This is a Research Note from Blake Kozak, senior analyst for Security and Building Technologies at research firm IHS Inc. – For more than four years now, one of the most talked about trends has been field communication (NFC). NFC was supposed to change the face of the access control industry by eliminating the need for cards, subsequently reducing the administrative burden on organizations of all sizes all while increasing security. However this has not yet come to pass, with suppliers offering little more than pilot projects, with limited real-world installations.
Apple’s Latest iPhone Models Go On Sale Across U.S. Andrew Burton/Getty Most of us have accepted the fact that when we log on to a website, web cookies are tracking our every click. That’s how sites like this can tell what people are reading and what they’re ignoring, which all helps inform what those sites publish next. The same goes for e-commerce sites. If you click a pair of shoes at Saks.com several times, maybe even drop it into a virtual shopping cart, it’s likely you’ll see ads for that exact shoe hours, even days, later. Whether or not you bought the shoes only matters a little. Cookies allow e-commerce sites to track consumer behavior, which in turn better informs what each site looks like, what kinds of products it offers and where else on the web it buys ads. Retailers want to be able to gather the same data that they gather online at their brick-and-mortar stores. Until recently, that hasn’t been possible. The advent of smartphones, however, means that retailers are increasingly able to track your every move. And just like there are multiple analytics platforms on the web — from Google Analytics to my particular favorite, Omniture — there are dozens of in-store analytics programs, too, many of which have received millions of dollars in venture capital funding over the past couple of years. The one you’re most likely to encounter initially is iBeacon, which was developed by Apple . It works with your iPhone’s Bluetooth […]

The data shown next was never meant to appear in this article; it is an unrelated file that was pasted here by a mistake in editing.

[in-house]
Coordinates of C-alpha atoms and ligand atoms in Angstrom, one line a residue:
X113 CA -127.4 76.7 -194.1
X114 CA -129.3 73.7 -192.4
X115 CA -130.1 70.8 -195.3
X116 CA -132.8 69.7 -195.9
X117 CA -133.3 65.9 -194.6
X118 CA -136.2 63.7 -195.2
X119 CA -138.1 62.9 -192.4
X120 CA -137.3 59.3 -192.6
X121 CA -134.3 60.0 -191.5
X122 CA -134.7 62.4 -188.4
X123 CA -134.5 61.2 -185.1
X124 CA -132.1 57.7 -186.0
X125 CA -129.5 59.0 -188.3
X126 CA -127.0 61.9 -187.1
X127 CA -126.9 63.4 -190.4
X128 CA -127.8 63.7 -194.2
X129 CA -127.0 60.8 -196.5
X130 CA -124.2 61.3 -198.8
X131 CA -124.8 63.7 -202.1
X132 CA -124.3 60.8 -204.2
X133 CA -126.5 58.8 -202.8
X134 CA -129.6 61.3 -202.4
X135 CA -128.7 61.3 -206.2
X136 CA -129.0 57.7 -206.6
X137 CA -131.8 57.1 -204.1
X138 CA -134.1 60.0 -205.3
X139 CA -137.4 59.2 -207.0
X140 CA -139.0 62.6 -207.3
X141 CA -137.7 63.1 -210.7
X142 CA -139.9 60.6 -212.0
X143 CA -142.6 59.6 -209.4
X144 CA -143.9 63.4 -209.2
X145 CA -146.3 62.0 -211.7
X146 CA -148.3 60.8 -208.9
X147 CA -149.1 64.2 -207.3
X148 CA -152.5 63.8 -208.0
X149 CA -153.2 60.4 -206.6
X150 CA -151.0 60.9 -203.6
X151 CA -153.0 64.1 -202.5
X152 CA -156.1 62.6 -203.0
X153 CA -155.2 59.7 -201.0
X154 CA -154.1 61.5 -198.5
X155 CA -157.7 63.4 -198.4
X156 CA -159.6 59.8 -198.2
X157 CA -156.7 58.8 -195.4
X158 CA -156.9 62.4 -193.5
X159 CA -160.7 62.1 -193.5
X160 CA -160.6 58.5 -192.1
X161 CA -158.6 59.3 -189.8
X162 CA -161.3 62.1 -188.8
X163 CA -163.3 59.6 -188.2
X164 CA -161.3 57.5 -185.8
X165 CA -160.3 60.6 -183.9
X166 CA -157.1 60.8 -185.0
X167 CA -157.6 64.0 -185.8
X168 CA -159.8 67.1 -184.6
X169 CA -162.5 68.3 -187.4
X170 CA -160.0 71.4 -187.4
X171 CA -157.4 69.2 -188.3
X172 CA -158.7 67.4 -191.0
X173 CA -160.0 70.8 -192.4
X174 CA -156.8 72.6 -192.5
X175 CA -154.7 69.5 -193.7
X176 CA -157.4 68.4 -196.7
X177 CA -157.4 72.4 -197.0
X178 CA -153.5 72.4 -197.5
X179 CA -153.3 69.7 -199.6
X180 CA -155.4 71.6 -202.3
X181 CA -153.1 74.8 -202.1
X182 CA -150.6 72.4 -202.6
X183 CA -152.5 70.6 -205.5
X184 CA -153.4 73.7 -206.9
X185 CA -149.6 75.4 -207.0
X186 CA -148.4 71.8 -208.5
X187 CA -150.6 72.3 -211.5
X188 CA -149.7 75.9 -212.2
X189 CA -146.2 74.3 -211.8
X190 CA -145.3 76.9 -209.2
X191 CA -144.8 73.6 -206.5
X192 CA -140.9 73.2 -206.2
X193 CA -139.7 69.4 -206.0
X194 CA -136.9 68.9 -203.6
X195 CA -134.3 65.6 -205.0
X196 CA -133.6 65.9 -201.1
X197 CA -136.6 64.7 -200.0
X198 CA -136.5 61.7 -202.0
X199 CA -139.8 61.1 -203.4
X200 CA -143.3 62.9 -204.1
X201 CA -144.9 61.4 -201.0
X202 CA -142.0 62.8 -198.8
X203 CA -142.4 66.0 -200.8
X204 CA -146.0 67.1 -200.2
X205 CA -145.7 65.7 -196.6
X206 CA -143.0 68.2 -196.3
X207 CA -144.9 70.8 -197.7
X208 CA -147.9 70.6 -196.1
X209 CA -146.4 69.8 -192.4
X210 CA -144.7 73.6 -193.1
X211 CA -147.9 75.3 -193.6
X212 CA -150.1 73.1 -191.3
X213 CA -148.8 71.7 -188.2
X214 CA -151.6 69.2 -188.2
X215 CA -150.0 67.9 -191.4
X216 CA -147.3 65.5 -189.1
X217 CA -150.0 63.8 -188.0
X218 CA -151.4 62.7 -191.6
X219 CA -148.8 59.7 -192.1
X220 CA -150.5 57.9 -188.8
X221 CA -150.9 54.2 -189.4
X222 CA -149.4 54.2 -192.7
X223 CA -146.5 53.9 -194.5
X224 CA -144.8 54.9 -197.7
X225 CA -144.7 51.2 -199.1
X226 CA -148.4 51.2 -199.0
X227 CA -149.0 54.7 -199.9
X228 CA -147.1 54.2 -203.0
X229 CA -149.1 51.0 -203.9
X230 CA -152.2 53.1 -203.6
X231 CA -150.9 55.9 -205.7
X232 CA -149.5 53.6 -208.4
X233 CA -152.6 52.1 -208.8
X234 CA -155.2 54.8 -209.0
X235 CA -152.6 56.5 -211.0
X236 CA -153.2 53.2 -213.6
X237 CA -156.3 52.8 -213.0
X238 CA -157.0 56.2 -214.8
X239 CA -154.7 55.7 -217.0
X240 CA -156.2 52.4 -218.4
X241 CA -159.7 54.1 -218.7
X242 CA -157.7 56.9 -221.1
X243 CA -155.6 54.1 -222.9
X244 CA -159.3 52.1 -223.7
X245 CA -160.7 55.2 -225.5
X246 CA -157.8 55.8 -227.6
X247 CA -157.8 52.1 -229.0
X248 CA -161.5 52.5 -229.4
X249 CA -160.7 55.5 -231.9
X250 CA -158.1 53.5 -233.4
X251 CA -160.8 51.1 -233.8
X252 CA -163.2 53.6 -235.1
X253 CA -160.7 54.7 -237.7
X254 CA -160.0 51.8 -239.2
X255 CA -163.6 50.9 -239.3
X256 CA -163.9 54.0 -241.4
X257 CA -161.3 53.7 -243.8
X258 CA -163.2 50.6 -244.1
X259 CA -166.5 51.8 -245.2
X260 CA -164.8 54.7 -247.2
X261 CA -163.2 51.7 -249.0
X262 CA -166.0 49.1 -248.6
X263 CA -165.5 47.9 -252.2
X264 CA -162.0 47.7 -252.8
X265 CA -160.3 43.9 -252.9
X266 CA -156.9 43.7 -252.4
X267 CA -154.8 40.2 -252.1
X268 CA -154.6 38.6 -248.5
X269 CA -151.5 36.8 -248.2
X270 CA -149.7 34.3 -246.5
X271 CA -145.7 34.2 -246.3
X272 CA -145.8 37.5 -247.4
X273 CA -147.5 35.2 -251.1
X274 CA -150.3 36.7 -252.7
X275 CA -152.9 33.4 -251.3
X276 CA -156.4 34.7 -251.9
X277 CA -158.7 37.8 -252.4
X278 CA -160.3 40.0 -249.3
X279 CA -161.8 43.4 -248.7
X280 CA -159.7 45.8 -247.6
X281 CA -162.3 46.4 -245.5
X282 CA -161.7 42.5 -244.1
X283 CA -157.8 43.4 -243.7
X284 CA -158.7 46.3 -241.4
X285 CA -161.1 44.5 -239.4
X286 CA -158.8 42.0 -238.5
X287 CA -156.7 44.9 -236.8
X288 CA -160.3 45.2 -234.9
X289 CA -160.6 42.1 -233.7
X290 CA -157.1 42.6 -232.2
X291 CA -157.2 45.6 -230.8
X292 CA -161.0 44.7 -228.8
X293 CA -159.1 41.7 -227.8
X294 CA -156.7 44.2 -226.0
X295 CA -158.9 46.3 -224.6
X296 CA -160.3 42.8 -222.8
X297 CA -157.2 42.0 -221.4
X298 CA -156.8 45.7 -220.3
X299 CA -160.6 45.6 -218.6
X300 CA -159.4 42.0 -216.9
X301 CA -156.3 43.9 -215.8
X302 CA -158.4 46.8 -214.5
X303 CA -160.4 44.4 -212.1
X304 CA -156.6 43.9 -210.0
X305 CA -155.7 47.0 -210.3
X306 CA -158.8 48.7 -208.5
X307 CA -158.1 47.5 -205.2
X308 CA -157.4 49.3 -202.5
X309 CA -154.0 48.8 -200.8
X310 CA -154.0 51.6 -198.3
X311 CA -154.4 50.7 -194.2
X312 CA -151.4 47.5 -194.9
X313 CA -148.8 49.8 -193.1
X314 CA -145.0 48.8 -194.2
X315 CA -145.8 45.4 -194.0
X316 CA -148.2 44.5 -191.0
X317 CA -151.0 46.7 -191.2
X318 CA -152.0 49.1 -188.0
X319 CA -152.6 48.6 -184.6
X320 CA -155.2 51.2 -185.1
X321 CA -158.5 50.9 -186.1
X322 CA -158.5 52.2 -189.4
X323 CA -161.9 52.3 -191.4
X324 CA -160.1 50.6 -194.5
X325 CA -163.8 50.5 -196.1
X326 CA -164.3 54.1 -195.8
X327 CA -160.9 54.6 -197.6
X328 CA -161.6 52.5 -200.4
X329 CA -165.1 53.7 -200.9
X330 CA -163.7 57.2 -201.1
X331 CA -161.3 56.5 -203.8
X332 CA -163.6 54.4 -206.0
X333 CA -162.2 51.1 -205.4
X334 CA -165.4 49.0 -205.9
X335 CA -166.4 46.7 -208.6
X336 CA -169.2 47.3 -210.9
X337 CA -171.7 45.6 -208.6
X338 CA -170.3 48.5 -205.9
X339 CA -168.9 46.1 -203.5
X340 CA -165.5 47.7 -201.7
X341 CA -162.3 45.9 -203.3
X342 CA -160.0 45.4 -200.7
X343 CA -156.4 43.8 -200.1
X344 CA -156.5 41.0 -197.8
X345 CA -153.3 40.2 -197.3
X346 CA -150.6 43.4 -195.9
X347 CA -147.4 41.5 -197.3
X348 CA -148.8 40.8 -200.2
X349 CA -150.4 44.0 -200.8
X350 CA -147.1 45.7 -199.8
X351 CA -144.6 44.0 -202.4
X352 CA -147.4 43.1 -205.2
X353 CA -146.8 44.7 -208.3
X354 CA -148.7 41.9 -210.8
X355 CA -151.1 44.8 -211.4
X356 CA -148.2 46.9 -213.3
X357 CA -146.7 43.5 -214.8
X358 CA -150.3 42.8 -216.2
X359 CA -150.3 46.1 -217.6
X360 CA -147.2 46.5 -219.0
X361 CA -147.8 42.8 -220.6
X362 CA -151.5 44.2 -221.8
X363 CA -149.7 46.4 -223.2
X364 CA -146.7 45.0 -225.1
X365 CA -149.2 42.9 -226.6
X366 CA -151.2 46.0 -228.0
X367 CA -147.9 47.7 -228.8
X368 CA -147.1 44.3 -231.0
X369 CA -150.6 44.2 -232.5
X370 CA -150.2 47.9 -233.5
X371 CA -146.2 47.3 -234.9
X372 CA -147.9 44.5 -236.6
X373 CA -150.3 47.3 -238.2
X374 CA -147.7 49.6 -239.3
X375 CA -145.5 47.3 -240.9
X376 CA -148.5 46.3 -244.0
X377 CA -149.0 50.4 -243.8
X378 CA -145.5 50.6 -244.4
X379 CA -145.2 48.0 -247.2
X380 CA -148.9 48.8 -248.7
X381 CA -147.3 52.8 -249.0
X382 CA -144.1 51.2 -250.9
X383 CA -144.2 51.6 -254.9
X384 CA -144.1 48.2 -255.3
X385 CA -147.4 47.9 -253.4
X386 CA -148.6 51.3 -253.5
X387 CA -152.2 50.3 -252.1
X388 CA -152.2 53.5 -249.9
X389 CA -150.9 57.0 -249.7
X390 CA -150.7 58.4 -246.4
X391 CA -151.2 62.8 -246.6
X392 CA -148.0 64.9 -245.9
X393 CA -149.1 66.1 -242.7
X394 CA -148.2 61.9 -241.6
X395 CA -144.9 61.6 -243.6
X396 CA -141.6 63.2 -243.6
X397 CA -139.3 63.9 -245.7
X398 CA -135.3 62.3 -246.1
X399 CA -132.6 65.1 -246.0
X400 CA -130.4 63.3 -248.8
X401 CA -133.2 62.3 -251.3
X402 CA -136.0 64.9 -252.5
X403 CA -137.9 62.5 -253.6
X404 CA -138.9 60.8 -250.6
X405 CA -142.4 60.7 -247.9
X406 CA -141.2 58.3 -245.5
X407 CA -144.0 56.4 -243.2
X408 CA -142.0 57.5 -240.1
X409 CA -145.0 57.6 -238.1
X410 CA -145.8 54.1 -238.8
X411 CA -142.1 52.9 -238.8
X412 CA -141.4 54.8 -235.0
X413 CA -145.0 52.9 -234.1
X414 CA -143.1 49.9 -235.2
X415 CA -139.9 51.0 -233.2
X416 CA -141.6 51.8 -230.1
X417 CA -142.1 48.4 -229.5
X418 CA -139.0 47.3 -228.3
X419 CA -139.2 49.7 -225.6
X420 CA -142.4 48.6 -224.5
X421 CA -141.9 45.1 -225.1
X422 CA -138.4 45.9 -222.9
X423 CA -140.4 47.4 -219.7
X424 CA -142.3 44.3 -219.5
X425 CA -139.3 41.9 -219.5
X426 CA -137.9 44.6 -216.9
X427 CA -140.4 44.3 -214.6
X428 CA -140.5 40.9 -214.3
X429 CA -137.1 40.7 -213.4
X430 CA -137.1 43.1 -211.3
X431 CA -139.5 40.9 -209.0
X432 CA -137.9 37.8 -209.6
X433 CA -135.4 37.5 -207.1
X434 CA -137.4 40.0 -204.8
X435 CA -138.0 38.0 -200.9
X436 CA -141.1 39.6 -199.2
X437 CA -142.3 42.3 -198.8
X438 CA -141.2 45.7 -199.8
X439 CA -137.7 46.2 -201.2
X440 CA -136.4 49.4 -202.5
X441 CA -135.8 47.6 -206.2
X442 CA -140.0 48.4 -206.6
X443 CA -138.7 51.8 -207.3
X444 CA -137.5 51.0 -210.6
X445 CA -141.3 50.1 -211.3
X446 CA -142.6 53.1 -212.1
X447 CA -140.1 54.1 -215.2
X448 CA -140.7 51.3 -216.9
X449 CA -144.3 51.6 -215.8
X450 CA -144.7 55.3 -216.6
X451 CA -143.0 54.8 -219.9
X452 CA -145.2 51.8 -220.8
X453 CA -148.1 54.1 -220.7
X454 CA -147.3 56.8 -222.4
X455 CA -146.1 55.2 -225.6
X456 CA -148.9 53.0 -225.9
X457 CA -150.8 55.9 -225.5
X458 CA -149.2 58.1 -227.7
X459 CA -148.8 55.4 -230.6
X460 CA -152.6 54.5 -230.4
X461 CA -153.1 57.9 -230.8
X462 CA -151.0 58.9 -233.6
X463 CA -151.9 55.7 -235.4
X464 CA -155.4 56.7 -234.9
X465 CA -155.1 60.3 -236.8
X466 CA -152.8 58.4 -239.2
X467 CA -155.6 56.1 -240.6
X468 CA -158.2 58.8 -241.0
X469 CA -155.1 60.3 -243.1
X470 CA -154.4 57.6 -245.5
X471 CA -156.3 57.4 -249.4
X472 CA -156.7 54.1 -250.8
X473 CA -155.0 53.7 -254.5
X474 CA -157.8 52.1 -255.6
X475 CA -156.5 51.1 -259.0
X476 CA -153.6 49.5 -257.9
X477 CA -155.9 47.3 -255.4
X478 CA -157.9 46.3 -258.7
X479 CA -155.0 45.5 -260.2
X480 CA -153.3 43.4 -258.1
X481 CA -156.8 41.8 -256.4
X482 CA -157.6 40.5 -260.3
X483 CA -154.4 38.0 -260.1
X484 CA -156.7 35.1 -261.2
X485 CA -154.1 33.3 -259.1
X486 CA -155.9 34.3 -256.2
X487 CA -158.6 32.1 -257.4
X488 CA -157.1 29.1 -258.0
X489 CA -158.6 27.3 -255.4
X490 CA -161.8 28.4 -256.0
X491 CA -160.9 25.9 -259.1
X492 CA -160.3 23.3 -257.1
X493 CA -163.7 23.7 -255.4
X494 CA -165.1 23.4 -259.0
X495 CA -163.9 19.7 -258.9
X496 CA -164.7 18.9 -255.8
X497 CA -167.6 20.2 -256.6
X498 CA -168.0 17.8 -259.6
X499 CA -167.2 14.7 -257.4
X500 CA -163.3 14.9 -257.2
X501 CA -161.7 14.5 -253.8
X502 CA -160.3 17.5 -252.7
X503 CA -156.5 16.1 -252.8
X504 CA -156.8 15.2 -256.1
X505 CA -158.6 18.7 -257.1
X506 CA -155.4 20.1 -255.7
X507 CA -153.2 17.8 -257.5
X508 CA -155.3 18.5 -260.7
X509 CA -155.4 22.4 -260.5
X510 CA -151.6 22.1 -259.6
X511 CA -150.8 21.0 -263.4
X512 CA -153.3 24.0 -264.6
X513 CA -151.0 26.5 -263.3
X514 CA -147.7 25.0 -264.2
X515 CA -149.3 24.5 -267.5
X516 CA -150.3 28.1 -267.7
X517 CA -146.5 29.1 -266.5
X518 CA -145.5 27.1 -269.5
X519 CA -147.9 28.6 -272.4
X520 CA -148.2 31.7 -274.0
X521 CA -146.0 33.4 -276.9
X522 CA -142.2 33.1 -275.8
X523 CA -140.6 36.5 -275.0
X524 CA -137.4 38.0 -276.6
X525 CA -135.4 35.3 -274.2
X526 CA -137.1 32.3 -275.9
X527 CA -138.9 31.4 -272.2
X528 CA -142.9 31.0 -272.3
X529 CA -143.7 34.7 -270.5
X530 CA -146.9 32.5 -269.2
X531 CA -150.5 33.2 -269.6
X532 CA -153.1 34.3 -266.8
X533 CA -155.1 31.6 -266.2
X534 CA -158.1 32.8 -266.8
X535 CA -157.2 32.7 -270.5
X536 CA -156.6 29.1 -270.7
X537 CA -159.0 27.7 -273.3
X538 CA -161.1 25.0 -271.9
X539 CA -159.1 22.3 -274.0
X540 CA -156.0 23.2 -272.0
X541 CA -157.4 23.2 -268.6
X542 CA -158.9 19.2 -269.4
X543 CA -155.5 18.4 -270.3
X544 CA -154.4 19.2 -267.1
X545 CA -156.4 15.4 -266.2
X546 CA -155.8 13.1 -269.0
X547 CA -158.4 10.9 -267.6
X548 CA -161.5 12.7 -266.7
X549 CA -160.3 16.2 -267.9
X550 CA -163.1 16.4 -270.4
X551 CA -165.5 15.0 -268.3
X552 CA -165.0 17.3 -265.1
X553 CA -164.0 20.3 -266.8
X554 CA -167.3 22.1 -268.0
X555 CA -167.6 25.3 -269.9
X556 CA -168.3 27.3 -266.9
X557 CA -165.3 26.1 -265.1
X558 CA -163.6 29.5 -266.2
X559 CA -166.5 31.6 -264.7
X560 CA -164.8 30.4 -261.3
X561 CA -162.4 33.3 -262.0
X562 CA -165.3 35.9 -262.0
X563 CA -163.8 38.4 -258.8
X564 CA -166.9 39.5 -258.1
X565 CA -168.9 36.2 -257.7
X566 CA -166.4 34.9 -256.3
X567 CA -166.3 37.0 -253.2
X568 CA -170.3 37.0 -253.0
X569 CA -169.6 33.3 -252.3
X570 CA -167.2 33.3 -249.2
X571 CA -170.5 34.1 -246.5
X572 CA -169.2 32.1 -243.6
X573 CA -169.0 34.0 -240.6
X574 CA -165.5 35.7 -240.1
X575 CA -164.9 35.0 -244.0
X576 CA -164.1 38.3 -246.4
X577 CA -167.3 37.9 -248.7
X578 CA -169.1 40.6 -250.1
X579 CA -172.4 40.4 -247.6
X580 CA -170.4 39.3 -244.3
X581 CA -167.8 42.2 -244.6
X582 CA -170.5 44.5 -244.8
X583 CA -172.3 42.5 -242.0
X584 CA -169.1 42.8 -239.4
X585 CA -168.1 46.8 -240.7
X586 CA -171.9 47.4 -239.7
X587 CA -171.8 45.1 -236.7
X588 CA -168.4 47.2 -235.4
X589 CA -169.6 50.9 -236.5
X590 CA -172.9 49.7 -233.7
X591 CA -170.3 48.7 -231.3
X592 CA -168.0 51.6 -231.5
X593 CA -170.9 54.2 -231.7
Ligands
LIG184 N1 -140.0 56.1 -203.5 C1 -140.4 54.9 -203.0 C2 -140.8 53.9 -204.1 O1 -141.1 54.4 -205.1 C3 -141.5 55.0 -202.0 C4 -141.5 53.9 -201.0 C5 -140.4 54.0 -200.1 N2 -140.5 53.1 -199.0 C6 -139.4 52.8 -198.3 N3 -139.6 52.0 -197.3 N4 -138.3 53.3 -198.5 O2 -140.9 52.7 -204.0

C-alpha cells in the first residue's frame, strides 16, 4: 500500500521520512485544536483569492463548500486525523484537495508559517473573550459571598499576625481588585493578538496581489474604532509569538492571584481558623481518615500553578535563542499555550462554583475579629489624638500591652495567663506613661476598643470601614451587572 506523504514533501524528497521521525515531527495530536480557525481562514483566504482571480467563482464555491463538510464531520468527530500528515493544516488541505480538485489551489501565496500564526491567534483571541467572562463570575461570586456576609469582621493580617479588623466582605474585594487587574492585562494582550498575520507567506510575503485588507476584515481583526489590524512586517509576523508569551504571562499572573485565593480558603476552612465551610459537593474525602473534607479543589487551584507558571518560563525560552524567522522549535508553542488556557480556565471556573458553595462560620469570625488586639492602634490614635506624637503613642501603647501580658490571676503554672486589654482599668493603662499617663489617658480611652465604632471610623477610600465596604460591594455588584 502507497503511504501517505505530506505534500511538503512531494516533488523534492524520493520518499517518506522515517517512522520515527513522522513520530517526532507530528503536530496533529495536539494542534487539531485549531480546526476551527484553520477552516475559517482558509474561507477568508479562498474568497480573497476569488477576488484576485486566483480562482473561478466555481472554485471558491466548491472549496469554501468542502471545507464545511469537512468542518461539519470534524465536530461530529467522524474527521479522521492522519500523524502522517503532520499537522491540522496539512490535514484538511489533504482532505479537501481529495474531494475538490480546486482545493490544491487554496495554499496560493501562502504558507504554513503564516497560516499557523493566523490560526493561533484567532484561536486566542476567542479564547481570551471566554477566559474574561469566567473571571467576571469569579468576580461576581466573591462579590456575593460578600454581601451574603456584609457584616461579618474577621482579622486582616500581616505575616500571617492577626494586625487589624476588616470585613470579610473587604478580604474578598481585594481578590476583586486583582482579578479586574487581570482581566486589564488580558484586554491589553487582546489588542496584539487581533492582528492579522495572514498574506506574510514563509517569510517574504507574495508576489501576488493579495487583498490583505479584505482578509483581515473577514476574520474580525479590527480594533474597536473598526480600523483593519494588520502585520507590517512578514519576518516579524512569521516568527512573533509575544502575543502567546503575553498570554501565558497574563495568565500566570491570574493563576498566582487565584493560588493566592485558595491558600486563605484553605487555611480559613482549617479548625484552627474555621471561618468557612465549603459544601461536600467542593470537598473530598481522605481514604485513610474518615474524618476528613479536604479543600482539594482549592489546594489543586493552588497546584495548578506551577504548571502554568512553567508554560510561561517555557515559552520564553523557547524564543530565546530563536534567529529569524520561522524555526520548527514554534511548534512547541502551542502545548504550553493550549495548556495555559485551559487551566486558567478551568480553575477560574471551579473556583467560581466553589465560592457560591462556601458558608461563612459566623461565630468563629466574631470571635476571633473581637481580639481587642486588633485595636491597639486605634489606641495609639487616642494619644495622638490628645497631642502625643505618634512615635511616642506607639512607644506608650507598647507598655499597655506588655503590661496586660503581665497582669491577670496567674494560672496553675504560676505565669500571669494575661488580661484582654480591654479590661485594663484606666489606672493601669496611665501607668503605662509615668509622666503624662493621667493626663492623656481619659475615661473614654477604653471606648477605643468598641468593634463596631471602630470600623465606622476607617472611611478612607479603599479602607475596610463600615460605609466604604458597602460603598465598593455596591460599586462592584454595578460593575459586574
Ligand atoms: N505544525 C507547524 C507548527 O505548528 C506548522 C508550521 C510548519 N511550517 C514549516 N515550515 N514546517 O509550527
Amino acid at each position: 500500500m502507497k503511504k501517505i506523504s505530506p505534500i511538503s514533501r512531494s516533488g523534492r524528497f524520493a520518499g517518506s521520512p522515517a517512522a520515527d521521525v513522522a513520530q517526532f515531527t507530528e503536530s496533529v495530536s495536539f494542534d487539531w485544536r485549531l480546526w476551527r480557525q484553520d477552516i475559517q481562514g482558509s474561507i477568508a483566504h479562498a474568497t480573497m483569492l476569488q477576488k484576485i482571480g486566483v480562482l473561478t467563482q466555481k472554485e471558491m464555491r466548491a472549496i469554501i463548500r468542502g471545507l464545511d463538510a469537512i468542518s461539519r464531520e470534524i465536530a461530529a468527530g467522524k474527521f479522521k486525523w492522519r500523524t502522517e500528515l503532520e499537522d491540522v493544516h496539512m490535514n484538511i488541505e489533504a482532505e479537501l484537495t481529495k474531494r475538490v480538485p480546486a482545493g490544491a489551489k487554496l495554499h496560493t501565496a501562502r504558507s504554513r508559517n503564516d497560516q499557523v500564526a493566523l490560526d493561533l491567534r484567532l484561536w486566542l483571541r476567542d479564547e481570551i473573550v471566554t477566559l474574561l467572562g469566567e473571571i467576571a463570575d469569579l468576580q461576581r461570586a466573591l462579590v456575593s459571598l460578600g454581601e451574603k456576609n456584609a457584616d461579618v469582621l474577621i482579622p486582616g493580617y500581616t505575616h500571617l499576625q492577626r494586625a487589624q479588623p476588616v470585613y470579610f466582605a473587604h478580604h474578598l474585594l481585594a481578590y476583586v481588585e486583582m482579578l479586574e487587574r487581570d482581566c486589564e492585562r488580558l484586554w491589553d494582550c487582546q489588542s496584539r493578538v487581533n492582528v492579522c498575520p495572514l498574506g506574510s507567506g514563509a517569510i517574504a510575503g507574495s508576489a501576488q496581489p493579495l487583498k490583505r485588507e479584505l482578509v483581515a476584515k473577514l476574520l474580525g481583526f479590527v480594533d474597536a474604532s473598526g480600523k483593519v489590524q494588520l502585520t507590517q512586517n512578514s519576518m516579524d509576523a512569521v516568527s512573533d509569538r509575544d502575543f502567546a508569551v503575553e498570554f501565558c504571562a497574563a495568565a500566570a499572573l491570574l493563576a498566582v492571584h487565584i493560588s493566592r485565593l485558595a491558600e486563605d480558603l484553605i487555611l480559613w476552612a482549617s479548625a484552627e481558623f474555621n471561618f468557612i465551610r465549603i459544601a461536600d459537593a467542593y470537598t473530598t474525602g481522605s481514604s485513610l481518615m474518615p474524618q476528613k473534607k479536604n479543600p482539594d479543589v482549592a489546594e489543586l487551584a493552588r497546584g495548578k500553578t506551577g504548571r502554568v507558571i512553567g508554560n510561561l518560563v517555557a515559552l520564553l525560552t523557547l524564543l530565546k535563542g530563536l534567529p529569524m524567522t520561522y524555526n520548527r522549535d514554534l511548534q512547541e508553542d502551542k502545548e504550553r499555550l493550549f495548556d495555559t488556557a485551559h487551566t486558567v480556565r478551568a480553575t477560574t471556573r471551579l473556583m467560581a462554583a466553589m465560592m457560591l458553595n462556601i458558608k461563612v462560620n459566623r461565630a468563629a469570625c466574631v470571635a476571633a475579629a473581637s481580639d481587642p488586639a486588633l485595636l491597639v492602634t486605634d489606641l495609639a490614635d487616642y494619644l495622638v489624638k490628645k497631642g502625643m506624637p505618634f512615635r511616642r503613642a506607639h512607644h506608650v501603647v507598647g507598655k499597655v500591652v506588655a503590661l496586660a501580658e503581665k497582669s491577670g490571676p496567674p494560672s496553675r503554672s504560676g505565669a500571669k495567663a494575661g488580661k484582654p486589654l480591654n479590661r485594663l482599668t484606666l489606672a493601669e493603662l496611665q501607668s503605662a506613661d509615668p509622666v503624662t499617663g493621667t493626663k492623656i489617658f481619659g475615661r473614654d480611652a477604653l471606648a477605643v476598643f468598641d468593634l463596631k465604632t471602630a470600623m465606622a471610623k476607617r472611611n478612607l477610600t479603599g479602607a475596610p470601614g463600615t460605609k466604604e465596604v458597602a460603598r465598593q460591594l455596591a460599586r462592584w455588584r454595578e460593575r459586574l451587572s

With a fresh patent in hand this week for facial recognition, a fingerprint reader on its iPhone 5 and a new $345 million acquisition of 3D-sensor company PrimeSense , Apple seems to be putting some serious body english on the user interface. Apple facial recognition device touchID primesense Exhibit 1 from Apple’s Facial Recognition patent. No. 124 points to an "image sensor" behind the screen. Is Apple gunning to re-define interacting (re: authentication) and interfacing with computers, devices – and ultimately "things" in the computing environment at large? And will it re-set expectations for security, as well as, for innovation and convenience? Apple’s newest patent awarded by the U.S. Patent and Trademark office points to a sophisticated array of biometric and gesture-based inputs across a range of devices and vertical industries. If that is the case (the company isn’t saying), can Apple’s pedigree for elegant design overcome fickle user acceptance and current shortcomings in biometric technology and lap the field? "The state of play today in consumer biometrics security is pretty primitive," said Steve Wilson, vice president and principal analyst at Constellation Research. "In security, we’re accustomed to rigorous standards and testing; lots of peer review; all encryption algorithms being published. But with biometrics we still don’t have agreed upon test protocols." Wilson said consumer biometrics is all about convenience and has very little to do with serious security. Apple found that out first hand when the Touch ID fingerprint reader on the new iPhone 5 was hacked shortly after […]